Sole Survivor Snail Solves Extinction Mystery with World’s Smallest Computer

Sole Survivor Snail Solves Extinction Mystery with World’s Smallest Computer

The catastrophic decision to introduce non-native snails in Tahiti has led to the extinction of 56 species of tree snails. Yet a handful survived. Using the world’s smallest complete computer, biologists have come up with the most striking explanation of these exceptions in communication biology, perhaps improving our chances of preserving what remains. Snails may be of little interest to the general public, but the South Pacific land snails share a huge margin of animals whose extinction is the fault of humanity. For example, tree snails from the Society Islands (including Tahiti) were called; “Darwin Finch in the world of snails.”

Their extraordinary abundance, adapting to a slightly different ecological niche with at least species 61 species, presented a wealth of resources for biologists to understand the evolutionary functions of the microcosm. A century ago light shell snails, such as the partula hyalina, were reported to occur more frequently in areas with more sunlight. Long before that, p. The white shells of hyaline made it especially important to Polynesians, who used it for jewelry and lace. Then came the foolish decision to introduce giant African land snails in the South Pacific to diversify available food sources. Worse still, it was the decision to introduce a rosy wolf reed, a reptile species in North America, to undo the previous mistake.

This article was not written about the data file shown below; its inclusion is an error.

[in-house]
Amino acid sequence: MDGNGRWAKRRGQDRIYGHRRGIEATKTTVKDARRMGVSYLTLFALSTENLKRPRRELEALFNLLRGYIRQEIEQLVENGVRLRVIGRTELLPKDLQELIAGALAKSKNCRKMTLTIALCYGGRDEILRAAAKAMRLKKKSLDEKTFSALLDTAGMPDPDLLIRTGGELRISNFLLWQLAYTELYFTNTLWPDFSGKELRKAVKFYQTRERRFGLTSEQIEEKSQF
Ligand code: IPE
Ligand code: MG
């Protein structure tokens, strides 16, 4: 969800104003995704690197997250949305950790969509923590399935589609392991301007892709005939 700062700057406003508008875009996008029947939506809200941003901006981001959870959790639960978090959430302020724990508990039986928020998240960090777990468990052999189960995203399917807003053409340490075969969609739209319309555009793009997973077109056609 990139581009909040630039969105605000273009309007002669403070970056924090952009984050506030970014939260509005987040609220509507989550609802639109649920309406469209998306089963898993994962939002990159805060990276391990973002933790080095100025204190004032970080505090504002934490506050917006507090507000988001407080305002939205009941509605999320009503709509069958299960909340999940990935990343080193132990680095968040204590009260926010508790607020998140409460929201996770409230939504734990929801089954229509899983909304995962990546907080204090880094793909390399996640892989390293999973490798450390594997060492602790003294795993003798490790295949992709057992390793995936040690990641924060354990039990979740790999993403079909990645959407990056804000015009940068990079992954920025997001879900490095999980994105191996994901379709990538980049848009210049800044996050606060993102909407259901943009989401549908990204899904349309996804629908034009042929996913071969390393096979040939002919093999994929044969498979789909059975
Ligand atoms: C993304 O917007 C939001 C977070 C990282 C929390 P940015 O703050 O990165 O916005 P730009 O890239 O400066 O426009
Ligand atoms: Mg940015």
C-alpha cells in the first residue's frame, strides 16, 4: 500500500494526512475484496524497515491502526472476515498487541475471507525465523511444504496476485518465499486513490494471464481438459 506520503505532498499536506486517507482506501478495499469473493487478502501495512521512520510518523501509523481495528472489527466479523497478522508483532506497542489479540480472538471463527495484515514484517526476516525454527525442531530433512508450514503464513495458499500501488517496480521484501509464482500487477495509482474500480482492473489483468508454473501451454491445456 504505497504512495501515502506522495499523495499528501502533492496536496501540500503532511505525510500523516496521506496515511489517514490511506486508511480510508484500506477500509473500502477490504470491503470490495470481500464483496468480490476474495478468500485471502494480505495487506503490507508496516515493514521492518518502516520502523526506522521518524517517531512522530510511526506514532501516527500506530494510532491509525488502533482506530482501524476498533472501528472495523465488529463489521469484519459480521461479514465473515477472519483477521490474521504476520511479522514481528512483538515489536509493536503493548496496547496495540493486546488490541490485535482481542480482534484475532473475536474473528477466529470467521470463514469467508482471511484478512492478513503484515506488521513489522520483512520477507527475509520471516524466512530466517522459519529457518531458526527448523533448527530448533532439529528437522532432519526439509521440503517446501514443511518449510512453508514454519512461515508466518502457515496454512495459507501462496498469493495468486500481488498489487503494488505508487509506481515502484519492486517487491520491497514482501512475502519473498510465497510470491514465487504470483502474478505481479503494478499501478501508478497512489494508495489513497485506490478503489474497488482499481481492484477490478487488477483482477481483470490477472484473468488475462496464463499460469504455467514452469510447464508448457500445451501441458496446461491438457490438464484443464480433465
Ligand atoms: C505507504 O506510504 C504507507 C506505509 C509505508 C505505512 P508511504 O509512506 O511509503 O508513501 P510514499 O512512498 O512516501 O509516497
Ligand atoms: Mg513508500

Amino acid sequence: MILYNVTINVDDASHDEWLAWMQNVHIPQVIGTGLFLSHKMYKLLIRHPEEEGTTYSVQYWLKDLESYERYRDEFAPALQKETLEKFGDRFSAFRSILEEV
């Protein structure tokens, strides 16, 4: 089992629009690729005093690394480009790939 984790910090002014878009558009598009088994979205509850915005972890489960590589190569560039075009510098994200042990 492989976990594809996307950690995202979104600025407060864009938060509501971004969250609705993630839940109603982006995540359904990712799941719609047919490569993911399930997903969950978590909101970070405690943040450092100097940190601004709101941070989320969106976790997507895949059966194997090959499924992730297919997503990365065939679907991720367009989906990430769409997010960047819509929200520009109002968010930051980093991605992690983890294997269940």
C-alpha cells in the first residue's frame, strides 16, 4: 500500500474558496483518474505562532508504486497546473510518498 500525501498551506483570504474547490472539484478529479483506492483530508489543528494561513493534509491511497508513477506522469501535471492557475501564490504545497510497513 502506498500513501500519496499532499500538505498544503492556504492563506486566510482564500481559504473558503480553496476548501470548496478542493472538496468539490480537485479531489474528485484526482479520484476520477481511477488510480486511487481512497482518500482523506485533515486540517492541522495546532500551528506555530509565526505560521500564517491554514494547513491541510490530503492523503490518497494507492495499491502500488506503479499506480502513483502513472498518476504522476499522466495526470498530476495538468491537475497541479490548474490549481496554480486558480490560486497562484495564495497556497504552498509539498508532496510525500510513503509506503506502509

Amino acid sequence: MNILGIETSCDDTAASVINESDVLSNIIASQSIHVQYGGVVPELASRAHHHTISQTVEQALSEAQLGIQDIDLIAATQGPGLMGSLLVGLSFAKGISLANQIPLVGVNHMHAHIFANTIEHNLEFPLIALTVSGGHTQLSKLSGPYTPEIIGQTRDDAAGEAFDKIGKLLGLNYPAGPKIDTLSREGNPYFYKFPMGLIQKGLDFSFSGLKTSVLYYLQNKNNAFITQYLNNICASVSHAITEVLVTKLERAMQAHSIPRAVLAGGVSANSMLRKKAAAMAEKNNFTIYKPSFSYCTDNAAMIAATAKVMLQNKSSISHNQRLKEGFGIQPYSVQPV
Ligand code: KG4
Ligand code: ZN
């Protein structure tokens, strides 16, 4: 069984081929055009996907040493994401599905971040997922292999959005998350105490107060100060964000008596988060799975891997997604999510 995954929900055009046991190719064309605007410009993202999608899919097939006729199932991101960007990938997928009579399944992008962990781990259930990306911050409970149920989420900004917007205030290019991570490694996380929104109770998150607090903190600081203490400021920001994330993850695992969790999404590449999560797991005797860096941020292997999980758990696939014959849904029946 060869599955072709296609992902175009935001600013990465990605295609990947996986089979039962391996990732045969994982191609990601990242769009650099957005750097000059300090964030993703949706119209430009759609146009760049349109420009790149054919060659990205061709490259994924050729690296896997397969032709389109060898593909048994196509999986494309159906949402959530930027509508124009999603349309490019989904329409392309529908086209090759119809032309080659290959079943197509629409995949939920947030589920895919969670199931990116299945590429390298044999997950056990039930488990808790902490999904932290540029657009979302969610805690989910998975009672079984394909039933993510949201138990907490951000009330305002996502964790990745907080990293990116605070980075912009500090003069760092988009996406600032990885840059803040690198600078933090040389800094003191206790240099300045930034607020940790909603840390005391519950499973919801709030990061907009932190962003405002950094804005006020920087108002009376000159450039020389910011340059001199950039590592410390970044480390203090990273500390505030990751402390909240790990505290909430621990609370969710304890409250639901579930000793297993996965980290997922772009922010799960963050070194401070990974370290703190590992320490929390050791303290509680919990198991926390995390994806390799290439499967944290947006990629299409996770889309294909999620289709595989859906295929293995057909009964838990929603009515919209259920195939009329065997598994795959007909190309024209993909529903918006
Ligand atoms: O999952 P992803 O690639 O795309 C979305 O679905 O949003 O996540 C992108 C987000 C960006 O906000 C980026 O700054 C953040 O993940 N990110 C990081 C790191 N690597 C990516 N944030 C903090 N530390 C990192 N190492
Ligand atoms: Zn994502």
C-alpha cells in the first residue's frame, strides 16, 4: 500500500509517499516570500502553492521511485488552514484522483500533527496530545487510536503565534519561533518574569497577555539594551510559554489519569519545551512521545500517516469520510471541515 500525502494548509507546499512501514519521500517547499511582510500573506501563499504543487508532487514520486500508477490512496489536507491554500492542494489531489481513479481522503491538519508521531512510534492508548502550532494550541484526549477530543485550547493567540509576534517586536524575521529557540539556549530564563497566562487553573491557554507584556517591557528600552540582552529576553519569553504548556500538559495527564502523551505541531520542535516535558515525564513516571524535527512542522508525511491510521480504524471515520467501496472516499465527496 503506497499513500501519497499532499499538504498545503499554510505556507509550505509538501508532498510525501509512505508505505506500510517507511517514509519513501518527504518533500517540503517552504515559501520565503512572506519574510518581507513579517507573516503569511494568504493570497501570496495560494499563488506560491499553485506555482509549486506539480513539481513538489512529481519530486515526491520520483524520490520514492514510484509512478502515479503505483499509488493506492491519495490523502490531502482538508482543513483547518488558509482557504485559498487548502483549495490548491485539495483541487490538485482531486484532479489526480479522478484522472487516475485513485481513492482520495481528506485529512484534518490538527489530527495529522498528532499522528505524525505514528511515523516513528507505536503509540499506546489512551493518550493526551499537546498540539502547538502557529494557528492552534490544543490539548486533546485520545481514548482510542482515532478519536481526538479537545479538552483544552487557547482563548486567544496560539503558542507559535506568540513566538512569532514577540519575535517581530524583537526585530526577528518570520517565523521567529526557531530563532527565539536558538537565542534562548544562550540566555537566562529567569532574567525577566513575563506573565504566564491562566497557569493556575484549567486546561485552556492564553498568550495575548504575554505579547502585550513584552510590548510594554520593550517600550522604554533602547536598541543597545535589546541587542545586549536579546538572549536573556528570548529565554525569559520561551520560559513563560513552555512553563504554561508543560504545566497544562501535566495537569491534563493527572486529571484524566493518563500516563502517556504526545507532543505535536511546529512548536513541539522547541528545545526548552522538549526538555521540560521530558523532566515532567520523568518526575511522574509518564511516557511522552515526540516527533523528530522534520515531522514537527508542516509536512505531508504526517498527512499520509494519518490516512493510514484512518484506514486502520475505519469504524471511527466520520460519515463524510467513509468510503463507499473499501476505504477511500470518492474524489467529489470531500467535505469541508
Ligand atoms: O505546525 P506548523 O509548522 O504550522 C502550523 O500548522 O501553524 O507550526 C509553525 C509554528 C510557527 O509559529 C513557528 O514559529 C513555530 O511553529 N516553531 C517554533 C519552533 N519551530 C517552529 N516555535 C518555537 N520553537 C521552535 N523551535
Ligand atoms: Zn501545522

The disaster was resolved in 1974. Forty years later, Australia’s attempts to control an invasive species with another turned into a globally recognized disaster. Professor Diarmaid Ó Foighil of the University of Michigan said in a statement, “Never before have native tree snails been deliberately introduced to hunters like the wolf’s claws. It can grow on trees and very quickly lead to the local extinction of most of the valley’s population.” 

Most of the few survivors are stationed at high altitudes or in isolated valleys. Fughil wanted to know why P. Hyalina is the exception. He suspected that their white shells were a formula, reflecting so much sunlight that it could survive in conditions that would heat its darkened shells.

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